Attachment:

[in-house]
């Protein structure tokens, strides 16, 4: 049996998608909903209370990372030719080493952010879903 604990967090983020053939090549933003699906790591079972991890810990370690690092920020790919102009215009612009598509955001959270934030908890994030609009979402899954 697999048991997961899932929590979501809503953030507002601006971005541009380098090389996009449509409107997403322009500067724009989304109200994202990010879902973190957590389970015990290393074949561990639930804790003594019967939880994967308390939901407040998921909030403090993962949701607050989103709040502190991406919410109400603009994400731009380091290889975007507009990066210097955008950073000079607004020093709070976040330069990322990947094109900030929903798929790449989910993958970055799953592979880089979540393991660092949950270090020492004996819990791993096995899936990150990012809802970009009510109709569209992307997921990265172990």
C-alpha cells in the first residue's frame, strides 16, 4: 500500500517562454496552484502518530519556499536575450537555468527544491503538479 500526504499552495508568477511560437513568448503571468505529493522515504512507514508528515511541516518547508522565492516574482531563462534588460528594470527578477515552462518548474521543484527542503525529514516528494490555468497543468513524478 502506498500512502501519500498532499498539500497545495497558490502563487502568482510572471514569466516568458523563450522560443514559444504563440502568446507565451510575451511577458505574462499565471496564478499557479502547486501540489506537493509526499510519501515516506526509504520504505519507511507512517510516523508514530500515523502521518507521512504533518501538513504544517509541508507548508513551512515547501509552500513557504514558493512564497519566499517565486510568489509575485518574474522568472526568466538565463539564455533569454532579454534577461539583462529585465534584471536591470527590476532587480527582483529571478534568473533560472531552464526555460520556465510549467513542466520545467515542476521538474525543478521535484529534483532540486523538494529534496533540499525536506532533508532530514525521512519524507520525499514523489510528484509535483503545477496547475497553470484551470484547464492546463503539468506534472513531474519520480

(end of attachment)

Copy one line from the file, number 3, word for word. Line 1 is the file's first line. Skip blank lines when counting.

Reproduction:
C-alpha cells in the first residue's frame, strides 16, 4: 500500500517562454496552484502518530519556499536575450537555468527544491503538479 500526504499552495508568477511560437513568448503571468505529493522515504512507514508528515511541516518547508522565492516574482531563462534588460528594470527578477515552462518548474521543484527542503525529514516528494490555468497543468513524478 502506498500512502501519500498532499498539500497545495497558490502563487502568482510572471514569466516568458523563450522560443514559444504563440502568446507565451510575451511577458505574462499565471496564478499557479502547486501540489506537493509526499510519501515516506526509504520504505519507511507512517510516523508514530500515523502521518507521512504533518501538513504544517509541508507548508513551512515547501509552500513557504514558493512564497519566499517565486510568489509575485518574474522568472526568466538565463539564455533569454532579454534577461539583462529585465534584471536591470527590476532587480527582483529571478534568473533560472531552464526555460520556465510549467513542466520545467515542476521538474525543478521535484529534483532540486523538494529534496533540499525536506532533508532530514525521512519524507520525499514523489510528484509535483503545477496547475497553470484551470484547464492546463503539468506534472513531474519520480